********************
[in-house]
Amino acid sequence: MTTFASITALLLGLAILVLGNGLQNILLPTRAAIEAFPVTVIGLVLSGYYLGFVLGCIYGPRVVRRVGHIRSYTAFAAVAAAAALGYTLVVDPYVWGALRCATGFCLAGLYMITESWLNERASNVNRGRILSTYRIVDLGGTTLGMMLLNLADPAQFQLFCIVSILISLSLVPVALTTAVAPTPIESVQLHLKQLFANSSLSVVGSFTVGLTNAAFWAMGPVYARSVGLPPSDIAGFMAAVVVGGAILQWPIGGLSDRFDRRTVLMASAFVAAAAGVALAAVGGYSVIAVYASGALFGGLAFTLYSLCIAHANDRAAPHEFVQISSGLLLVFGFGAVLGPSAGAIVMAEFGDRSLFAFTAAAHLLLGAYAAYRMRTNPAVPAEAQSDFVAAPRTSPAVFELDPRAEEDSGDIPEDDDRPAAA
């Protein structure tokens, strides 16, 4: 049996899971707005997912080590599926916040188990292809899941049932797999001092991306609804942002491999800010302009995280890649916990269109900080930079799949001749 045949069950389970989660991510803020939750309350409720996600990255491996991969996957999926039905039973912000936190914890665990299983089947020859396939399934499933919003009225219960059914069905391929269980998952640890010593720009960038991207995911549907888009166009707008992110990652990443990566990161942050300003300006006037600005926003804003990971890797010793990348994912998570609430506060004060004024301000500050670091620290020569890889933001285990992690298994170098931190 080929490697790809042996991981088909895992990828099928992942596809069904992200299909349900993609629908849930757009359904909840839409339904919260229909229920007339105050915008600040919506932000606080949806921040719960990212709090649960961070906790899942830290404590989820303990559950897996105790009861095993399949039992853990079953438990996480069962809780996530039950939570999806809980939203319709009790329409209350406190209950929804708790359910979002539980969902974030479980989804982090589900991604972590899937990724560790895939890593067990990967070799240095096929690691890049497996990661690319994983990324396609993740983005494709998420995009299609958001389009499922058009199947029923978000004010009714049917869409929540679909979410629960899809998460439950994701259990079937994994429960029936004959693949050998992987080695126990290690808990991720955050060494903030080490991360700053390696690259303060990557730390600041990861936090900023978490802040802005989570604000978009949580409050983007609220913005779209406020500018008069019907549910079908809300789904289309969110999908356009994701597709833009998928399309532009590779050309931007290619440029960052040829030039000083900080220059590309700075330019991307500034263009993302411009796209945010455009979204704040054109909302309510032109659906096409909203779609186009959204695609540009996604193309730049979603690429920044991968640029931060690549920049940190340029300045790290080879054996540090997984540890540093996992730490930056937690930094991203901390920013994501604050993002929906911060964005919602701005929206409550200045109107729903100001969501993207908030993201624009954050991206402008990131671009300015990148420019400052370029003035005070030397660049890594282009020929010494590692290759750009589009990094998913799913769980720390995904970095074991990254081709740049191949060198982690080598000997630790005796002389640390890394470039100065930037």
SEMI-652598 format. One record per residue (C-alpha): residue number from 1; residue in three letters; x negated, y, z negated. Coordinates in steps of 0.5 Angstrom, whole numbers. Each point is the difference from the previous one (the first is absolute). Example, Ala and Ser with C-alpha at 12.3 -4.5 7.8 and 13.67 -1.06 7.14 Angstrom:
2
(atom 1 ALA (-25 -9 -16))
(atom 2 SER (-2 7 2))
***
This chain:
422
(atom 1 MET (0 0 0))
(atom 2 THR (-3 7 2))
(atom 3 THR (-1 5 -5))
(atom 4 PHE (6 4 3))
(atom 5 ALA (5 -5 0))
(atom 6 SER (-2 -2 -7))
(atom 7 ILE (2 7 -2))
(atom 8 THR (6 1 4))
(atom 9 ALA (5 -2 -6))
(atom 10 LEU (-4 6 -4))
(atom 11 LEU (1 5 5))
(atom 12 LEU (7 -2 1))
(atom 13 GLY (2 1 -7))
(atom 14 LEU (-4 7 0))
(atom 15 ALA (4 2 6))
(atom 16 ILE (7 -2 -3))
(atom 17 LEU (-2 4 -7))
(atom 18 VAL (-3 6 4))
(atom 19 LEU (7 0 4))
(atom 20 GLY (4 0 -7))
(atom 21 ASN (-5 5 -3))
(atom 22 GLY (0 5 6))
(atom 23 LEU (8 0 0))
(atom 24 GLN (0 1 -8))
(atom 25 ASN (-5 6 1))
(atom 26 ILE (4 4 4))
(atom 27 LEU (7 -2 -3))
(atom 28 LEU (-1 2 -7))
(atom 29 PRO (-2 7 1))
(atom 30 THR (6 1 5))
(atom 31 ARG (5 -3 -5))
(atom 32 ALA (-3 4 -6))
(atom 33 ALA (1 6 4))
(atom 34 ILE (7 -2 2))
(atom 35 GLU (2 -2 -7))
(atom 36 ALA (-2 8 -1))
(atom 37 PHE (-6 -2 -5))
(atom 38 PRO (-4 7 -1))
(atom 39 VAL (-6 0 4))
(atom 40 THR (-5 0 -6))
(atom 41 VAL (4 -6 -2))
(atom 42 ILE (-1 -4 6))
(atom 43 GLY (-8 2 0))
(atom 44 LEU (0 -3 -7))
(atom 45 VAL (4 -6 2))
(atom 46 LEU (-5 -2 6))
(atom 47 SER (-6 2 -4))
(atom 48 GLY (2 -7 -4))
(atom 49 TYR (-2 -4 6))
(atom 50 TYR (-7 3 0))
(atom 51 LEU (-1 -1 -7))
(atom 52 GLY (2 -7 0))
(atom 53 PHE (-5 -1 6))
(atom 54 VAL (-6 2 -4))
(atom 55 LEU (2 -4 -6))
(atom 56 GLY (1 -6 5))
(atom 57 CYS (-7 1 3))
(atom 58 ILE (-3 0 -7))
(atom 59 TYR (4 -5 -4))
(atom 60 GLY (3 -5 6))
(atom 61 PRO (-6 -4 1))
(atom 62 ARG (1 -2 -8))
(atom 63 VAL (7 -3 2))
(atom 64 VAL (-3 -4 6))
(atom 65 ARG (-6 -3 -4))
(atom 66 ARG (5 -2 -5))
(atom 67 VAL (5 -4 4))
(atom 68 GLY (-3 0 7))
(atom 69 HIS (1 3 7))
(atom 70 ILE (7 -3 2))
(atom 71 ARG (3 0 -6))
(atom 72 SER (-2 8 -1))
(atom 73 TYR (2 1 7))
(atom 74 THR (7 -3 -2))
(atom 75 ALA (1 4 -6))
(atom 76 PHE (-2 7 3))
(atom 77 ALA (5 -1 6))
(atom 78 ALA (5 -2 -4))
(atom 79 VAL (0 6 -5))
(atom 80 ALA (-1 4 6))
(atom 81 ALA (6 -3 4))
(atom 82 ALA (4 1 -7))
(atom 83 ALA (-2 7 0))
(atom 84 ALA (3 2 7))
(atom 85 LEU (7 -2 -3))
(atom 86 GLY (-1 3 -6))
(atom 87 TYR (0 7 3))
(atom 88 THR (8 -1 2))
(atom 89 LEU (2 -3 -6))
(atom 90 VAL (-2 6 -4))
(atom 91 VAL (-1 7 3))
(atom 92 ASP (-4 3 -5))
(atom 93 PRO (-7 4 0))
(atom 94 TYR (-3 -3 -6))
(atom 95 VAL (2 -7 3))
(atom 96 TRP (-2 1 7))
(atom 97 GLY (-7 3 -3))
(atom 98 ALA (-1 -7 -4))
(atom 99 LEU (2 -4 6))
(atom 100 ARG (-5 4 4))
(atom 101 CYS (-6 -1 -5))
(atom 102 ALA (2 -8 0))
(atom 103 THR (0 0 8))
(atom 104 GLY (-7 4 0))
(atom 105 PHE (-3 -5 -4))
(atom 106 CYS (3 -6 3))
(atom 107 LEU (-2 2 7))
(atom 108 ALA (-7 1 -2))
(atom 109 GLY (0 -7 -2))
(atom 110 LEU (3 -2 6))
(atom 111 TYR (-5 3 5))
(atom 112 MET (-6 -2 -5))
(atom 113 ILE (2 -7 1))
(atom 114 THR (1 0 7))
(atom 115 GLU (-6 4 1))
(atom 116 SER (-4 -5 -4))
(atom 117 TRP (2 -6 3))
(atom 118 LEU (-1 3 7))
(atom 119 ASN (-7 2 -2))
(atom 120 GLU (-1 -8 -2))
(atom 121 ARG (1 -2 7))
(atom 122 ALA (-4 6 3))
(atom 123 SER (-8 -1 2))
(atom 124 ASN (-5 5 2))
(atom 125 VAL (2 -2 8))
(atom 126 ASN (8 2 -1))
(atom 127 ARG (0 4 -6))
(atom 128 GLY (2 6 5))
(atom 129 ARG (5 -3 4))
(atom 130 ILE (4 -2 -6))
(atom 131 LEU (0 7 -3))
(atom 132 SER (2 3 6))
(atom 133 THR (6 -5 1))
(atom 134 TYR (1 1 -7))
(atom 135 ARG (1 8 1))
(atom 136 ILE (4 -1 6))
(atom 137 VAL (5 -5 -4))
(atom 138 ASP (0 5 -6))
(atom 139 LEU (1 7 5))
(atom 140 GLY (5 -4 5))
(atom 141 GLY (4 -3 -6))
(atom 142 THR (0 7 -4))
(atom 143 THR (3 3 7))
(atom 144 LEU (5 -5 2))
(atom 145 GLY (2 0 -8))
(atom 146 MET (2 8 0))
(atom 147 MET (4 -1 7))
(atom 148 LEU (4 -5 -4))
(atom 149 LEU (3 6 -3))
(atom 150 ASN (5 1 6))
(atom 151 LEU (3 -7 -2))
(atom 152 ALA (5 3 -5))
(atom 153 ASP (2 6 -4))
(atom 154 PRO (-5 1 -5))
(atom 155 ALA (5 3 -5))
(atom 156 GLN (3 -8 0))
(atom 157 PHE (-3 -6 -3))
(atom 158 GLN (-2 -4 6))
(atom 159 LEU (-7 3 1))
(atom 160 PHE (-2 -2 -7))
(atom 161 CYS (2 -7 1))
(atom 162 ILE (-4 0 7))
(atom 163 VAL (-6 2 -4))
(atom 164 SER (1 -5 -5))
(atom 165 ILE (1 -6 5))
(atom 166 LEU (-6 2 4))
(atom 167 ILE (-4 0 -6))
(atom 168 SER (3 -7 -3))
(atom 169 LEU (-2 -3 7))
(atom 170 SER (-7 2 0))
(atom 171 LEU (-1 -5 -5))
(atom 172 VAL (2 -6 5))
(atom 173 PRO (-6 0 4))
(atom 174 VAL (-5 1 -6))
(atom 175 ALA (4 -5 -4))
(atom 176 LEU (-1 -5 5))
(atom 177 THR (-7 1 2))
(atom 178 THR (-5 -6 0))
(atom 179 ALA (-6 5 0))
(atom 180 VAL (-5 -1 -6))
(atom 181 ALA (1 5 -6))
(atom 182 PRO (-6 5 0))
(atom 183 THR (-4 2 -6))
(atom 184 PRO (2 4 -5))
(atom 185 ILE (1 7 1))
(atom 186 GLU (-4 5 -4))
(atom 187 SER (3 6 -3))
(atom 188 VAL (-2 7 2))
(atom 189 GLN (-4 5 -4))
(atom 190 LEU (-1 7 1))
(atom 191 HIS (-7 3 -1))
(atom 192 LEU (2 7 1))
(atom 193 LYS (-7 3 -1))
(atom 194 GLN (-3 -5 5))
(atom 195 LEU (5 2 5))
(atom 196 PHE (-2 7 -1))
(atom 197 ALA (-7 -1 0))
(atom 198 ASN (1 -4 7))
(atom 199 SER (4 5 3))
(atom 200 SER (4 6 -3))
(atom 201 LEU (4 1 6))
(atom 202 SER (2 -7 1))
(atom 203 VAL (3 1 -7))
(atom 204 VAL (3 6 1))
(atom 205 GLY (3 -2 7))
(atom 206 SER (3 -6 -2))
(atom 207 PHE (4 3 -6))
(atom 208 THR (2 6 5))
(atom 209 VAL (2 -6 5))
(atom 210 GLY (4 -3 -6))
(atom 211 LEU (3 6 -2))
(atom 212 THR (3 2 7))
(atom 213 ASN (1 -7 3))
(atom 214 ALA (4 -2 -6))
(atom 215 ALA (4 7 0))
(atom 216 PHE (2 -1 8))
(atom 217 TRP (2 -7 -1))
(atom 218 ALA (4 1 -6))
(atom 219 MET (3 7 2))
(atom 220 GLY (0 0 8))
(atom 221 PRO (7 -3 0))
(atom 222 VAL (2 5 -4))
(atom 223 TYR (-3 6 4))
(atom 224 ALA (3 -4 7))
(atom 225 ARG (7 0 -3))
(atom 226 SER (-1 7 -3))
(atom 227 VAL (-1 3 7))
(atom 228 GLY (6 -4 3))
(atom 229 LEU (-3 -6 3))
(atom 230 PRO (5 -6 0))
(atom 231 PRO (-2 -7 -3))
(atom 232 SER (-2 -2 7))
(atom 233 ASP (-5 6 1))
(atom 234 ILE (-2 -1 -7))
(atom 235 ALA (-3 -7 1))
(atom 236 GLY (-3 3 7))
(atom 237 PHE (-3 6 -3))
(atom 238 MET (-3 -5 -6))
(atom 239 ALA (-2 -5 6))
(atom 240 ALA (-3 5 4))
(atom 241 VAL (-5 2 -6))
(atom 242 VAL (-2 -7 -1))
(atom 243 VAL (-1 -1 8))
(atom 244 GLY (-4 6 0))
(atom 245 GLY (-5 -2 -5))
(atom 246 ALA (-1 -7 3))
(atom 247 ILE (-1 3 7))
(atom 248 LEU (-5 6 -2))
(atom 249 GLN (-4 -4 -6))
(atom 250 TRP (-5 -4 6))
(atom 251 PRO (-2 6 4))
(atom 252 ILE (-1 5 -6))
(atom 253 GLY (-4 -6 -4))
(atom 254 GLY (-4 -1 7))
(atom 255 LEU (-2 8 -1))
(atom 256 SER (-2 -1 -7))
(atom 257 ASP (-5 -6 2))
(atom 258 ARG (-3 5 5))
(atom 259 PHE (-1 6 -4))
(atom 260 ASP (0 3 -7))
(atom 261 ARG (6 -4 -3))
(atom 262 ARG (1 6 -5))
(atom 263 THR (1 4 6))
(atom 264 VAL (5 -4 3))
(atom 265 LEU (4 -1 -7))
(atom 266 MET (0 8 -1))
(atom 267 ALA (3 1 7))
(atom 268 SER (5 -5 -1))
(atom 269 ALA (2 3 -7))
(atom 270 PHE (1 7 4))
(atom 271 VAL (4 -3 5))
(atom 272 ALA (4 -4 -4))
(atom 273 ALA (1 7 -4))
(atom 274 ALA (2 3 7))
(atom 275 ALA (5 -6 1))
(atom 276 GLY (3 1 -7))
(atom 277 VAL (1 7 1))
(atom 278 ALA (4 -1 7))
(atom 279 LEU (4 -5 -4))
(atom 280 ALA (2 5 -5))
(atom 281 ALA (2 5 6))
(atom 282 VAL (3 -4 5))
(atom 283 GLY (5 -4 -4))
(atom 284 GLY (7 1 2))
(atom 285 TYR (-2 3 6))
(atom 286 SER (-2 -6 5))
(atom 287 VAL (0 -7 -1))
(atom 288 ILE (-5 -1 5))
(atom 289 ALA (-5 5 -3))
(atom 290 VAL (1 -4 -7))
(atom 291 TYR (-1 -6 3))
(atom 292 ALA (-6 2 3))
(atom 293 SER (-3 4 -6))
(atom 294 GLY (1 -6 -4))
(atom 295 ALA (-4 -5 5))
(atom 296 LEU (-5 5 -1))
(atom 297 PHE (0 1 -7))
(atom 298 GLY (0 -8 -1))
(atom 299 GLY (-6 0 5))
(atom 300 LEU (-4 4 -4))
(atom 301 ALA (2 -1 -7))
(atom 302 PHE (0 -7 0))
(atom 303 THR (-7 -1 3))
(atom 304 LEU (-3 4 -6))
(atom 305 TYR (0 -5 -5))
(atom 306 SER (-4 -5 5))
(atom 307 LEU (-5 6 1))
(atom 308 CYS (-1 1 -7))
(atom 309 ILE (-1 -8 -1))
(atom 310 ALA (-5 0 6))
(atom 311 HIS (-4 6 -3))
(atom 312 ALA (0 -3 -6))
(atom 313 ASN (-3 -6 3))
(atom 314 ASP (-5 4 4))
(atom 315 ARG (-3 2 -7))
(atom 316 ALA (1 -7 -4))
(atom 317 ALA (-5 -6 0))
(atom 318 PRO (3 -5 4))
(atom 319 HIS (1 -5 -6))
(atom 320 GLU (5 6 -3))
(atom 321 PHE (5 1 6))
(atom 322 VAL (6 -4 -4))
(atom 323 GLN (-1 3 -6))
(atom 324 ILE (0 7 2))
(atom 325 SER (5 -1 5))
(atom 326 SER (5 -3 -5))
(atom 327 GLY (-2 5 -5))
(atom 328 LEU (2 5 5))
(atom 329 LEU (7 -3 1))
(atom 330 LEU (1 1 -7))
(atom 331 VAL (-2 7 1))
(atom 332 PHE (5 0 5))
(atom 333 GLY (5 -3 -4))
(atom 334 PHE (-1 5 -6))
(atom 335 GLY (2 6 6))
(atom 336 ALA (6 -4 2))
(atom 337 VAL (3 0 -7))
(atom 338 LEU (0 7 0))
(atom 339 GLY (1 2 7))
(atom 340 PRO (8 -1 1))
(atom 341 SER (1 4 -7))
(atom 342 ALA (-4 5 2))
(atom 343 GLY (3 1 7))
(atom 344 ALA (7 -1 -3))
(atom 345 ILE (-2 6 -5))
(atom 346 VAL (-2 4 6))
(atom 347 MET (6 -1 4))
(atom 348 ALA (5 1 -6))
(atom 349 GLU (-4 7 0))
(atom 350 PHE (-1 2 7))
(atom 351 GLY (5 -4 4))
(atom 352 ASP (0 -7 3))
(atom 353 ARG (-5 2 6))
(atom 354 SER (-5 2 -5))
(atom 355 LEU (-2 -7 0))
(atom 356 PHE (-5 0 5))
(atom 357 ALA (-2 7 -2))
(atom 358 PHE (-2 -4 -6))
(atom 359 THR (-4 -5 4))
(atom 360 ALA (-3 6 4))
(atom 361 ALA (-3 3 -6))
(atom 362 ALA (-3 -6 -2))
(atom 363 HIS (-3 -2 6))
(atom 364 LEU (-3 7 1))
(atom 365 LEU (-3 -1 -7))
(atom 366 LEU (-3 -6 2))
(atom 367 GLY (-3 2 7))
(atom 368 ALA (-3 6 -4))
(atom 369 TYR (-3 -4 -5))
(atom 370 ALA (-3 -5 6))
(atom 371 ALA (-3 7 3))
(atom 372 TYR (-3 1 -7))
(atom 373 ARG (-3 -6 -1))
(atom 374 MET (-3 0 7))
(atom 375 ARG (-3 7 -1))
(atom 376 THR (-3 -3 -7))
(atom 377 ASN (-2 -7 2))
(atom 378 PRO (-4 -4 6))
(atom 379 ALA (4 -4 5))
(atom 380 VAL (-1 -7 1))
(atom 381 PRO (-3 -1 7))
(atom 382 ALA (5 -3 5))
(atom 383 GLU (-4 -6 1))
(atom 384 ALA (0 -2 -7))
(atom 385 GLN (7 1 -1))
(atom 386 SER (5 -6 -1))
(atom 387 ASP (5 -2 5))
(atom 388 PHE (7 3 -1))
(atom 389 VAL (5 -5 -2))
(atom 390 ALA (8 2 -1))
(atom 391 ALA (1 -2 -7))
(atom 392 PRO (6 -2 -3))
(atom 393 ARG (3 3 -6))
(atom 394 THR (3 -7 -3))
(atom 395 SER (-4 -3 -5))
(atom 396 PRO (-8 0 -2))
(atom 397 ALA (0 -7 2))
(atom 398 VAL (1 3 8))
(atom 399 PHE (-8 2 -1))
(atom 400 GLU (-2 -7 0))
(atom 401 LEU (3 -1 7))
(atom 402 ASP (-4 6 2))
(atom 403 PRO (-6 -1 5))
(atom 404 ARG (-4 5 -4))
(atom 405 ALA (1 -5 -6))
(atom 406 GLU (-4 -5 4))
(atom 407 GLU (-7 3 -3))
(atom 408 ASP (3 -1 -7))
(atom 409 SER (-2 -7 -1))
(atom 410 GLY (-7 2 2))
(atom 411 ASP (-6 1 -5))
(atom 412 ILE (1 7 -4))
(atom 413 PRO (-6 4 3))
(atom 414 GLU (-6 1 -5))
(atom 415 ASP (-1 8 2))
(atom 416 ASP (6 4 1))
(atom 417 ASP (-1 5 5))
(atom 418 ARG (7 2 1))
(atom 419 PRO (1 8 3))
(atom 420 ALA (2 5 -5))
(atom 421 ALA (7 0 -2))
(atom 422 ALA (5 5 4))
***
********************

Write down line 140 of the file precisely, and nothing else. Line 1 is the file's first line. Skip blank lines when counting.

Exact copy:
(atom 130 ILE (4 -2 -6))